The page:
Editor’s Note: Darryl Paulson has contributed numerous essays over the years to our Opinion Pages. He drew our attention to “An open letter in defense of democracy. âHere are some of his thoughts on the subject.
It is high time that the left and the right found something that can unify them: the defense of American democracy. For 35 years, I have taught southern politics from the post-WWII era until today. Much of the focus was on the denial of political and civil rights to black South Americans.
I spoke about the origins of discrimination and described how all southern states, and many outside the south, denied black citizens the right to quality education. They denied the right of blacks to use public housing like hotels, restaurants, theaters, swimming pools and beaches simply because of their race. They denied black men and women the right to marry people who were not black. More importantly, they denied black citizens the right to register and vote for any candidate they choose.
I cannot tell you how many students have written to me or have personally come to my office and thanked me for exposing them to racial discrimination against black Americans that has spanned over three centuries. I remember that one of my best students came to me with a copy of the letter she wrote to her parents explaining how âthis wonderful liberal professor taught me about the history of racial discrimination in the United States. United “.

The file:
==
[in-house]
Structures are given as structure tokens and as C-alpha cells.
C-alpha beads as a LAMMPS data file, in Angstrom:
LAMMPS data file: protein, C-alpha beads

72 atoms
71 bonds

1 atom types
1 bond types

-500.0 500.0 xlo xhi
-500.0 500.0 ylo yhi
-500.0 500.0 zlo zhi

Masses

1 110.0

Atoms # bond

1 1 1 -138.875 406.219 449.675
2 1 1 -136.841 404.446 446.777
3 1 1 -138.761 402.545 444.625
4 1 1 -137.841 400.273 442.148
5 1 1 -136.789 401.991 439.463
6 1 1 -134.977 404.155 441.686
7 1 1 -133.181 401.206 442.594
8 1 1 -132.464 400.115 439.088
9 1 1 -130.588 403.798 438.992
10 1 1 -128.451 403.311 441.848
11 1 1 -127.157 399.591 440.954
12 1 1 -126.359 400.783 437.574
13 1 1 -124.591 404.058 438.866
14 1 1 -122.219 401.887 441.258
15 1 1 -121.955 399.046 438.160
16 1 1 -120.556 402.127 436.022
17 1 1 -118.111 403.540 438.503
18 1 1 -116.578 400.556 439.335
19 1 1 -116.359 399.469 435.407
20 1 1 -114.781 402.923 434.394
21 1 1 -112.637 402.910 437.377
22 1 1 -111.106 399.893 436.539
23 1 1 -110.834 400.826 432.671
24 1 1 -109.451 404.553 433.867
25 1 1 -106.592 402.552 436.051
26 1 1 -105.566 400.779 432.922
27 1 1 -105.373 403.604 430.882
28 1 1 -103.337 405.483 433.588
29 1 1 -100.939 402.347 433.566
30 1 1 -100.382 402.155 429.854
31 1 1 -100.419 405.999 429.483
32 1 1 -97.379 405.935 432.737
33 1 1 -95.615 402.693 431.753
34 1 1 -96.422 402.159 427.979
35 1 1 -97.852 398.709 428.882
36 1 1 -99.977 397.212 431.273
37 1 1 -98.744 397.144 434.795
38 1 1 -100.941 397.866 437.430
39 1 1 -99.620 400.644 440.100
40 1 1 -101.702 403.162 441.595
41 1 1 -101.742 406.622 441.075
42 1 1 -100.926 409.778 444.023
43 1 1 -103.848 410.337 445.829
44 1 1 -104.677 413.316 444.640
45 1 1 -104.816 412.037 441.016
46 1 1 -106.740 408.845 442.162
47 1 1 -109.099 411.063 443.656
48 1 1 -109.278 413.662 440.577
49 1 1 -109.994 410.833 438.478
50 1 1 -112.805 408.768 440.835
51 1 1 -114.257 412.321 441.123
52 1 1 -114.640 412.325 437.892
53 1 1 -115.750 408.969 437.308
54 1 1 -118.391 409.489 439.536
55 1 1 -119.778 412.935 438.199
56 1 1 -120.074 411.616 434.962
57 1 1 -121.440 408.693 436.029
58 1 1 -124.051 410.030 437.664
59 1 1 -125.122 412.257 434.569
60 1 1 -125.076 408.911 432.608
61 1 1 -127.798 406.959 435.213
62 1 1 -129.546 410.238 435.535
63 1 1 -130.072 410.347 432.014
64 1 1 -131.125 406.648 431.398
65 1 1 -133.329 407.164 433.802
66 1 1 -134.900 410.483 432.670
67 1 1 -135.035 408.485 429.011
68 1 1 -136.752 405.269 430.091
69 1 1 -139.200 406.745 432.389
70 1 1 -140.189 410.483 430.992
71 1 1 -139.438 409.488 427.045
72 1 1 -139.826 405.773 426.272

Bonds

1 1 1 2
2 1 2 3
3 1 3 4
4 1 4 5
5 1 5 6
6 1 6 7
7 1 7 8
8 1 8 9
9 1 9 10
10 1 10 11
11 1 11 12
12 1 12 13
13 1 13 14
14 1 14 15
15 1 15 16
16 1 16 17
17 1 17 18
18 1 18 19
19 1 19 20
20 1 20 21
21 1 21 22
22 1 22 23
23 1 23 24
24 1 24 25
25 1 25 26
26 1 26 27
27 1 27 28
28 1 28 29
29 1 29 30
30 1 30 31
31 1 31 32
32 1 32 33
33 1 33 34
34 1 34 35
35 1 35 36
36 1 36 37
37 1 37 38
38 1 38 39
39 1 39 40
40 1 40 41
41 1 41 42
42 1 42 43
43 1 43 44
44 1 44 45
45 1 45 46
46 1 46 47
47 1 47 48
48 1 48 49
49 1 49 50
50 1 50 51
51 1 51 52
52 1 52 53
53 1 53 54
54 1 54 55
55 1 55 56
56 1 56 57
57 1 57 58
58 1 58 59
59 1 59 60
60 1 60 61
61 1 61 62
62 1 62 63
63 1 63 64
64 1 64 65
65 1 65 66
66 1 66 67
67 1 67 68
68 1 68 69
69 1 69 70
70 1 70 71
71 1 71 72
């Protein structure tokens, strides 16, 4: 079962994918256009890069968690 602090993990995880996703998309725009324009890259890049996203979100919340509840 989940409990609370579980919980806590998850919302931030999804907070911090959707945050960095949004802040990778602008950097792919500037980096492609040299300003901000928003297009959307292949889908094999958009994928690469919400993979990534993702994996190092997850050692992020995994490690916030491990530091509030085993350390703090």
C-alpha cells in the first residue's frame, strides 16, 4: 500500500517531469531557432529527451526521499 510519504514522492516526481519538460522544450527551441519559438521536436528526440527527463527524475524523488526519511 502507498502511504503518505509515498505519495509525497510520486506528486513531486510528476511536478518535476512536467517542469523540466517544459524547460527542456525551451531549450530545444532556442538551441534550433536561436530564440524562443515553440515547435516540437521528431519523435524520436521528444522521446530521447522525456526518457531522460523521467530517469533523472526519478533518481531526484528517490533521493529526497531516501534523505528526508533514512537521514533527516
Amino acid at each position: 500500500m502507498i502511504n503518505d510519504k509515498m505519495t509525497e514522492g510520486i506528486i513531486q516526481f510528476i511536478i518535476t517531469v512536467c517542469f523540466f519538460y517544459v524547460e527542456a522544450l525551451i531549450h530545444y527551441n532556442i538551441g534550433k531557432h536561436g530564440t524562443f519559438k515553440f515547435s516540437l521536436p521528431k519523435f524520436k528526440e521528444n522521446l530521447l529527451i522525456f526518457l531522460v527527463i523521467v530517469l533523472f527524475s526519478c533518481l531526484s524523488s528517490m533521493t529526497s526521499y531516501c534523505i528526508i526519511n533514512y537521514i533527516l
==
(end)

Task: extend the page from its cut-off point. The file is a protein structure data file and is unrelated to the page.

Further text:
I thanked her for her kind words, but said there was a major mistake in her letter. I was not and never have been a liberal. I have always considered myself a curator and told her that in 1991 I was appointed a member of the Heritage Foundation, long regarded as America’s leading conservative think tank.
This student, who was familiar with many articles I had written on voter discrimination and discrimination in public education and public housing, asked me how I could teach what I teach and write what I teach. I wrote without being a liberal. I told him it was easy, because in fact the Liberals and Conservatives should agree on the values ââthat made America great, and which included non-discrimination.
I had written so many articles on voter discrimination in Florida that I was hired by both Florida and the National NAACP half a dozen times as an expert witness in voting rights cases. One of the things I’m most proud of is that in 1991 I was hired by both Florida and the National NAACP as an expert witness to redesign the congressional districts of Florida. . Florida had not elected a black member in its delegation to Congress since 1890.
In 1992, in part because of my testimony in federal court in Tallahassee, Florida, elected three black members to its then congressional delegation of 25 people. To be honest, I wouldn’t have voted for any of the three, but I was proud to have played a part in the election by black voters of a candidate of their choice. I did not see my role as a victory for conservatism or liberalism, but as a victory for democracy in America.
I think that the authors of the âOpen Letter for the Defense of Democracyâ, as well as all the co-signers, are doing the same thing. As they point out, the left and the right may disagree on public policy, but they must be united to defend American democracy.
Darryl Paulson is Emeritus Professor of Government at the University of South Florida, St. Petersburg.